Whether they want to actually acknowledge it, the Yankees are in the middle of a rather significant transition. A historic era in team history has come to an end with the recent retirements of Mariano Rivera and Andy Pettitte, and soon enough Derek Jeter‘s retirement will make that transition complete. The ties to the dynasty years are fading away and a new era of Yankees baseball is being ushered in.
That transition could occur in any number of ways. It could be smooth, it could be painful, it could be a little rocky … chances are it will be all of the above at one time or another. Up until this season, it had gone rather well for the Yankees. The team remained competitive after through the entire 2000s and into the early 2010s before things fell apart this year. As Brian Cashman said during yesterday’s press conference, they’ve “been really fortunate for a long time to avoid what happened this year.”
For the last six years, Joe Girardi has been tasked with managing the team through this transition. He was at the helm when Hideki Matsui had to become a permanent DH and when Johnny Damon had to be told he was no longer a center fielder. Most notably, he had to phase out Jorge Posada, first by taking him out from behind the plate and then by taking him out of the lineup on an everyday basis. As fans we sit back and think that’s easy — just take Posada out of the lineup because he stinks. It’s not that easy though. Managing isn’t just about making the lineup or changing pitchers, it’s about managing people.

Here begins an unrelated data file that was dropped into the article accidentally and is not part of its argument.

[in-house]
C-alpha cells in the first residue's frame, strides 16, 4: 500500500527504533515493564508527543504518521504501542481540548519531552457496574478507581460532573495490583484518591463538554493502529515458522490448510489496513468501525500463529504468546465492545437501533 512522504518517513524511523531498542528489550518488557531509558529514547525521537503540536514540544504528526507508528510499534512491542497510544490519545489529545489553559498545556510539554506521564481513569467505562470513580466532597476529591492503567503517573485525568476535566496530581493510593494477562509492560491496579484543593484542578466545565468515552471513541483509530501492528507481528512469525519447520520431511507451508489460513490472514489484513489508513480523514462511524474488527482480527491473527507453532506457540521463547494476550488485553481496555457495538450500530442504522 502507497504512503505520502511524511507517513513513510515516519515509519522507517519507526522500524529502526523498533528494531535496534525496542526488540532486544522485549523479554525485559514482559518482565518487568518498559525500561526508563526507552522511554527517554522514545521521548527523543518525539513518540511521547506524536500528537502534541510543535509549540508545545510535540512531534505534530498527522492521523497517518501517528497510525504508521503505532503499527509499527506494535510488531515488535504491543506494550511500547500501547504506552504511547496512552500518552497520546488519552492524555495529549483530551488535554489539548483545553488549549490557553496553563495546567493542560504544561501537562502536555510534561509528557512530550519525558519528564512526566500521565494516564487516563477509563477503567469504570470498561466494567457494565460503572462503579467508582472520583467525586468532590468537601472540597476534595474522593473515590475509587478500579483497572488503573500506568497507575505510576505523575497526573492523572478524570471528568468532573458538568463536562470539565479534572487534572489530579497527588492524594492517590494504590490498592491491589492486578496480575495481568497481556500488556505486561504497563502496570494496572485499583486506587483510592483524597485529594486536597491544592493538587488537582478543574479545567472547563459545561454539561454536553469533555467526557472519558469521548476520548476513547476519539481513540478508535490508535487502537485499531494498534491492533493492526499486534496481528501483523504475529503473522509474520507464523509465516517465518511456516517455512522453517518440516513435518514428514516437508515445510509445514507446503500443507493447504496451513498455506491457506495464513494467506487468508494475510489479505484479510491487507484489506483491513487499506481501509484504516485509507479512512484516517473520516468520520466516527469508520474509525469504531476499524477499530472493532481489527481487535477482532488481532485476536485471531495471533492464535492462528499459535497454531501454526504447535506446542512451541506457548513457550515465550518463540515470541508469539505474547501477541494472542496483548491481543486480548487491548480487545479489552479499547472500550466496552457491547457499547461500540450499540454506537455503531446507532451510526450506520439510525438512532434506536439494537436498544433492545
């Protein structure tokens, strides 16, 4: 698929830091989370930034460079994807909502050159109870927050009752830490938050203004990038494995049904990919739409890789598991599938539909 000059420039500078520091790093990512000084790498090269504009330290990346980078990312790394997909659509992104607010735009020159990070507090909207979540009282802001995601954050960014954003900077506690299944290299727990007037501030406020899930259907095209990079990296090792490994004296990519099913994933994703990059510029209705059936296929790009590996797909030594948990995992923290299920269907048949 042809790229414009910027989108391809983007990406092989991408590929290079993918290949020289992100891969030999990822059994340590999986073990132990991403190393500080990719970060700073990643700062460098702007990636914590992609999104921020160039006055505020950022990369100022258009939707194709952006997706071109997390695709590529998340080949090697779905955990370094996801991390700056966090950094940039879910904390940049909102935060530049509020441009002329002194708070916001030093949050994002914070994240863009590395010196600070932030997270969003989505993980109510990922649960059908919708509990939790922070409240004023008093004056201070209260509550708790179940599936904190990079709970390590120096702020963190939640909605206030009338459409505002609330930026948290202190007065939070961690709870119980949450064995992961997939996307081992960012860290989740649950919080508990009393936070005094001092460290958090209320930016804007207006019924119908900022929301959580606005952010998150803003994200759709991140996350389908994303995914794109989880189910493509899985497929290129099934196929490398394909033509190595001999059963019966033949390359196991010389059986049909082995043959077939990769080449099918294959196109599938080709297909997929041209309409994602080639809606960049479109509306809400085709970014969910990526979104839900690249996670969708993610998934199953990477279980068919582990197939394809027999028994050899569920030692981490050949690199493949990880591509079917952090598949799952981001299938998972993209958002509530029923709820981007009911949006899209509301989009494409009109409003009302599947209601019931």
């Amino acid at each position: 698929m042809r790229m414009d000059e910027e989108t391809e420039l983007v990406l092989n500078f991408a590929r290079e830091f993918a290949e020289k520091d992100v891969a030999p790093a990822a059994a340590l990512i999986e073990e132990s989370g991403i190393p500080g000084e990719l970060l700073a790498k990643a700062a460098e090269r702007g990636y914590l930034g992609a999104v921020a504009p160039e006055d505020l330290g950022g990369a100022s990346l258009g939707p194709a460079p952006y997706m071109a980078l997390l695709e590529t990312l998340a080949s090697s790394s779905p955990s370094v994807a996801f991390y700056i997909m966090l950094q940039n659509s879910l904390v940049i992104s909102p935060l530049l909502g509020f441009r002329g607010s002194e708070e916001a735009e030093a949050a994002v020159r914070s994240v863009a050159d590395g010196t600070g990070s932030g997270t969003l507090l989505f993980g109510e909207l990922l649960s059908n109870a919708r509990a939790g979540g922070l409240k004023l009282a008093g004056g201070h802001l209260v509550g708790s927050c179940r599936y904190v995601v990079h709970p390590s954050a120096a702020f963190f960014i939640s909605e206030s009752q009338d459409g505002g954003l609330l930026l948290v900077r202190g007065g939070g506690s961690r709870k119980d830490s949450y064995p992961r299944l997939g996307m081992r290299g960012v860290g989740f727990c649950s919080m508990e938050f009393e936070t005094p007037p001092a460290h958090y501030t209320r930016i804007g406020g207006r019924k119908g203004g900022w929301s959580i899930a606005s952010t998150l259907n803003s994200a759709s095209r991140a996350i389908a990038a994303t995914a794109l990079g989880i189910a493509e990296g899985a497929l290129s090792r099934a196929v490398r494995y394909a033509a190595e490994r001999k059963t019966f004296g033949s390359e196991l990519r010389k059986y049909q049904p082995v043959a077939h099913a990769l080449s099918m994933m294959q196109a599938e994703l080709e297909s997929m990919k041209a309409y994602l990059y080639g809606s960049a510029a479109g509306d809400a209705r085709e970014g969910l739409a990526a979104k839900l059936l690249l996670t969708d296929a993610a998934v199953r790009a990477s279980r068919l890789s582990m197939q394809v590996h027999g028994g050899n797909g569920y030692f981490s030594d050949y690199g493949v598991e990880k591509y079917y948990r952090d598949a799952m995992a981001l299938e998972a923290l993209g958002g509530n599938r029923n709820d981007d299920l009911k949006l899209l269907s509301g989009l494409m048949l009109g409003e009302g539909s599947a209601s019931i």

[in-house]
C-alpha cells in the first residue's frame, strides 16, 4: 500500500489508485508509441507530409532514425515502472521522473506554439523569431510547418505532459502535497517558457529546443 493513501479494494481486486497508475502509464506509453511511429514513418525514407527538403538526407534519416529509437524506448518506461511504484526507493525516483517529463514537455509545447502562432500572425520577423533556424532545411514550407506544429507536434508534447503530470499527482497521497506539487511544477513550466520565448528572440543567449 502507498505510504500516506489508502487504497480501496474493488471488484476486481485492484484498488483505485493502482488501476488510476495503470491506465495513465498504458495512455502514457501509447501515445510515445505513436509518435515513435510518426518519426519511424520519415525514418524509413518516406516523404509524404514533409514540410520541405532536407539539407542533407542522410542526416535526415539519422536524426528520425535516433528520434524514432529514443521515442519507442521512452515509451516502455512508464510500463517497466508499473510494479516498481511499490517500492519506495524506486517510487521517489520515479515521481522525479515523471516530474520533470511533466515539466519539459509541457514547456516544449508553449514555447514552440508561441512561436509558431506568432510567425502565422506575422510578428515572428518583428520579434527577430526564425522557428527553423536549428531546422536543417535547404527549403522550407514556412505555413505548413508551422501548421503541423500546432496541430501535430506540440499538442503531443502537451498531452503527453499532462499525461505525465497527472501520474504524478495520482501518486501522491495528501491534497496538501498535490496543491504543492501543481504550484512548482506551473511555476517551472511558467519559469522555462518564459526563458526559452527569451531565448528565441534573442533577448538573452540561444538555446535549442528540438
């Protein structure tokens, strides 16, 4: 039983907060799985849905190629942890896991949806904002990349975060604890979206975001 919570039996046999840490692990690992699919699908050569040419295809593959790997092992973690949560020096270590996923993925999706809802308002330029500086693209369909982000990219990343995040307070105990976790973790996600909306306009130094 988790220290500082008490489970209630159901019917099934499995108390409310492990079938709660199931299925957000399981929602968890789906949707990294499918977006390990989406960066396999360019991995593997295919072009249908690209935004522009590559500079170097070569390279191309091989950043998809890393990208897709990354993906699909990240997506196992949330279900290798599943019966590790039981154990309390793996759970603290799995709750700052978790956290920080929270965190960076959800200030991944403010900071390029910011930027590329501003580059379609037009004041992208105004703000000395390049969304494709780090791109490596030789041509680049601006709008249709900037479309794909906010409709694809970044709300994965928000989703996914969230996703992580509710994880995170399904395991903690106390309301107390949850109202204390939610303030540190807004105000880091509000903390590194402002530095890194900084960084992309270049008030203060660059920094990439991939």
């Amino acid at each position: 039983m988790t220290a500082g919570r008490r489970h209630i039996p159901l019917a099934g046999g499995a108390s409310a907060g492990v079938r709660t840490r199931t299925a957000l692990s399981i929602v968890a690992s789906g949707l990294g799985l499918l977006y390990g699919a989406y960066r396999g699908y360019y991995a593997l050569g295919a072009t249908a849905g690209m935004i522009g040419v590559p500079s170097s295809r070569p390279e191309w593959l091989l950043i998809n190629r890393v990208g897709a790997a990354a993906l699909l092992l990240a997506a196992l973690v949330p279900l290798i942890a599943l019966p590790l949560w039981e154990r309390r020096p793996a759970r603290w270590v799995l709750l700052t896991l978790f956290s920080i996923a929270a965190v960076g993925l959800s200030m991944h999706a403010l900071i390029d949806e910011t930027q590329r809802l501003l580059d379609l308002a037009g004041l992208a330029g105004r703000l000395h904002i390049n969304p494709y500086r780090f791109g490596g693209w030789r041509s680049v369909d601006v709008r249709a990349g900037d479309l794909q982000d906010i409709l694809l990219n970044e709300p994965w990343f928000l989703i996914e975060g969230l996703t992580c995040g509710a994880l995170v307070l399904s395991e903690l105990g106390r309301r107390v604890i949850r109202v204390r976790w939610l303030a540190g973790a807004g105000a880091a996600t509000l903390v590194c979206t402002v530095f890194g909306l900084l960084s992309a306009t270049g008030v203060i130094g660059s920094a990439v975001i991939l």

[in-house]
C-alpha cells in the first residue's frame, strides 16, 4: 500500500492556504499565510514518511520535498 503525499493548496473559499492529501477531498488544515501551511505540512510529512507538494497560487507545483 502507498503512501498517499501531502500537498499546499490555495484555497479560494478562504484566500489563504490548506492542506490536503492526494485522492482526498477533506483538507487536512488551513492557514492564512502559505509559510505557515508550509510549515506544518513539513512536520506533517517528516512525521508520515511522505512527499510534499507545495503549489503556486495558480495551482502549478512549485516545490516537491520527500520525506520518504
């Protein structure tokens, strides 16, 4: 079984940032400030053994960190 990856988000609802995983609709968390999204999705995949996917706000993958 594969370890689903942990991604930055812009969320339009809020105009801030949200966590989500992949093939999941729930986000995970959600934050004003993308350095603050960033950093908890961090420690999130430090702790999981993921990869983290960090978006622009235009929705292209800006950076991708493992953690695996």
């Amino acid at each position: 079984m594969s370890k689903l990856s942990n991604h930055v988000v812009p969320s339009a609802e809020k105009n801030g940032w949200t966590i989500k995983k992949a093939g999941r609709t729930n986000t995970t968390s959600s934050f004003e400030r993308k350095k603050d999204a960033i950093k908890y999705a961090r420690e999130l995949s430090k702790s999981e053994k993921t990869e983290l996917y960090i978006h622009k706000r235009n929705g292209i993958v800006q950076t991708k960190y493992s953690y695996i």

“You learn how difficult it’s going to be,” said Joe Girardi to David Waldstein, referring to the end of a star-caliber player’s career. “It’s sensitive because they are competitive. It’s what makes them who they are. It’s a will to find a way to overcome anything that’s in your way, whether it’s a bad shoulder or a bad back or cranky elbow; whatever it is, they are used to finding a way, and that’s what made them great.”